Few Teachers Know Enough About Learning Disabilities
To the Editor:
As a parent of a special education student, I have my own wish list of what I’d like to see done with the aid recently made available by the American Recovery and Reinvestment Act ("Stimulus Tensions Simmer," July 15, 2009).
What I have discovered over the past 10 years is that our special education system is deeply flawed. From resistance to accommodations, to disconnects between general education teachers and special education teachers, to flat-out ignorance about the nature of learning disabilities, there is much to improve.
But it is the last of these that probably gives birth to the others: the astounding lack of awareness about the ramifications of having a learning disability. Extended time for assignments is seen as a “crutch,” problems with planners and homework are met with thinly veiled disgust, and detentions multiply with every forgotten note.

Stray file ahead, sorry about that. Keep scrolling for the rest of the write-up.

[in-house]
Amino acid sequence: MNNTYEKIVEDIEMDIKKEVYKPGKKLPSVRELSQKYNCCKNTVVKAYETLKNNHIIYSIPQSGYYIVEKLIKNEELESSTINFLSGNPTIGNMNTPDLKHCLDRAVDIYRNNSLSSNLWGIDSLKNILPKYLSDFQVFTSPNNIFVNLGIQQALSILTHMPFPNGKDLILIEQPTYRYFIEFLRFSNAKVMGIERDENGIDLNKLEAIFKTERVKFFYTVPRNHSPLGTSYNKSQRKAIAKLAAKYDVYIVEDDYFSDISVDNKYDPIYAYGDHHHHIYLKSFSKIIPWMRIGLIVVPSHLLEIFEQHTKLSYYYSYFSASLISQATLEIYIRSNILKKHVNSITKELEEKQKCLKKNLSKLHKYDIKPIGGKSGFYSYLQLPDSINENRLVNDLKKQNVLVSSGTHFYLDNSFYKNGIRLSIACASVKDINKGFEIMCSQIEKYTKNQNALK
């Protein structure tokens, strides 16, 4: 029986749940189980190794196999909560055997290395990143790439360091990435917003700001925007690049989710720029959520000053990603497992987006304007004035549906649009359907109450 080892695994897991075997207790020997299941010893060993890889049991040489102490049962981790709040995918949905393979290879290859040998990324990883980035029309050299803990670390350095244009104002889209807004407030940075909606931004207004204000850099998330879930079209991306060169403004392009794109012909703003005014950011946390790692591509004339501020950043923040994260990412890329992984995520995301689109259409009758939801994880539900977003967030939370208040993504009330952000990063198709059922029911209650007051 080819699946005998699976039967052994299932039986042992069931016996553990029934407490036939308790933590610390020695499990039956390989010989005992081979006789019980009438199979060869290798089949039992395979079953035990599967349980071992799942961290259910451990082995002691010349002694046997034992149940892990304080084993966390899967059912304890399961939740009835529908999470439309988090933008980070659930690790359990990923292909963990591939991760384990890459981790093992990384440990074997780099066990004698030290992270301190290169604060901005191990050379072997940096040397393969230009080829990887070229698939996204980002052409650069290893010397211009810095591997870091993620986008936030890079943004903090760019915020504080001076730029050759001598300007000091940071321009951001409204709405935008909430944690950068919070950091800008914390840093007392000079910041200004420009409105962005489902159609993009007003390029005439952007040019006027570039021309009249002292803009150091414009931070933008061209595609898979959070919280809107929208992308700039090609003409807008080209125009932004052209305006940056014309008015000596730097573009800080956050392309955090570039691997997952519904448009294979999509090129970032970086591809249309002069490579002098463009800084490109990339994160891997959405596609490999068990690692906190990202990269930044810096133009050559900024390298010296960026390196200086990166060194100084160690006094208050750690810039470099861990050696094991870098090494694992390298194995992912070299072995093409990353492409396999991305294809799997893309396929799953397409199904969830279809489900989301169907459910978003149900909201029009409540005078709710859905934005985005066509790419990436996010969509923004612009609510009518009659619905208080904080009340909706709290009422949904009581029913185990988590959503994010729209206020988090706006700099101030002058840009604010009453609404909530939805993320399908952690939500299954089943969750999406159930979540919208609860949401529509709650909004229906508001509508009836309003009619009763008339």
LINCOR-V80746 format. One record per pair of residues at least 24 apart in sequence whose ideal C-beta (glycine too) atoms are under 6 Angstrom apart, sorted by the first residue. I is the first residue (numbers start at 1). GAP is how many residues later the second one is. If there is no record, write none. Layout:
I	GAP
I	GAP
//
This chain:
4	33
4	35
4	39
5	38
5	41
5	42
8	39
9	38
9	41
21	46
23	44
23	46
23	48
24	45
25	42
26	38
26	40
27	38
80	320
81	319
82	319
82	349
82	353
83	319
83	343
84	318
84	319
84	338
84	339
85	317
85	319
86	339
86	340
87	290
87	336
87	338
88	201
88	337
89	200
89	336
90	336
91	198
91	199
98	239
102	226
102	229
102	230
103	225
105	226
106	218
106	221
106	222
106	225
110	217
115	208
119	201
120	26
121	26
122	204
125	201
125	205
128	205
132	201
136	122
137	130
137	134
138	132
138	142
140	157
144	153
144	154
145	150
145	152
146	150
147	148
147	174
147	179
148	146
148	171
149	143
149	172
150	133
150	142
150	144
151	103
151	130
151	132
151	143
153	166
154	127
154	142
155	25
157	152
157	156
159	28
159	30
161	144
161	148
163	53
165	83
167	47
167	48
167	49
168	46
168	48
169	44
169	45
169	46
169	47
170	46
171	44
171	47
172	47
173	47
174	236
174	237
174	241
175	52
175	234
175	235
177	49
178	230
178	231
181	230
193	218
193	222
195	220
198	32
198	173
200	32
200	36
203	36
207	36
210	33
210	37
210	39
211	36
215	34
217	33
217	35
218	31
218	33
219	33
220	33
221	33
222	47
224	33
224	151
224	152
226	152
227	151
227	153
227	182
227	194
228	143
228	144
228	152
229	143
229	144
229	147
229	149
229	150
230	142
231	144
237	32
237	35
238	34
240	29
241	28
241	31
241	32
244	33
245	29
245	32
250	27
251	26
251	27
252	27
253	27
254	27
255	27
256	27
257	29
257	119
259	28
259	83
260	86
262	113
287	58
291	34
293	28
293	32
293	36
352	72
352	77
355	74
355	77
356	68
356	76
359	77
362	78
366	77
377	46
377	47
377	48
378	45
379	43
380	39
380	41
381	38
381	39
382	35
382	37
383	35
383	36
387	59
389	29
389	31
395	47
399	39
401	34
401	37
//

There is no doubt that teaching these kids is a challenge many educators are ill-equipped to handle. But dealing with the frustration, anxiety, and tension an LD child faces on a daily basis has not been a priority amid the madness of the No Child Left Behind Act and the push to boost test scores. How many students do we lose to dropping out because the adults around them fail to understand the impact and the pervasiveness of their disabilities? I’d bet that many just check out, rather than face yet another day of being told they are lazy, unorganized, off task, or disruptive.
Kids decide by the end of 3rd grade whether school is something they can succeed in. How many years would you spend in a place where your deficits are on constant display? My husband and I live in fear of our son’s reaching that point, as do probably millions of other families out there just like us.
So now there is money available, and it will be interesting to see how it is used. Am I alone in thinking that if administrators spent some of those valuable dollars for high-quality professional development, the knowledge gained for educators would do far more for “student outcomes” than anything else they could come up with?
Vol. 28, Issue 37, Page 31
Vol. 28, Issue 37, Page 31
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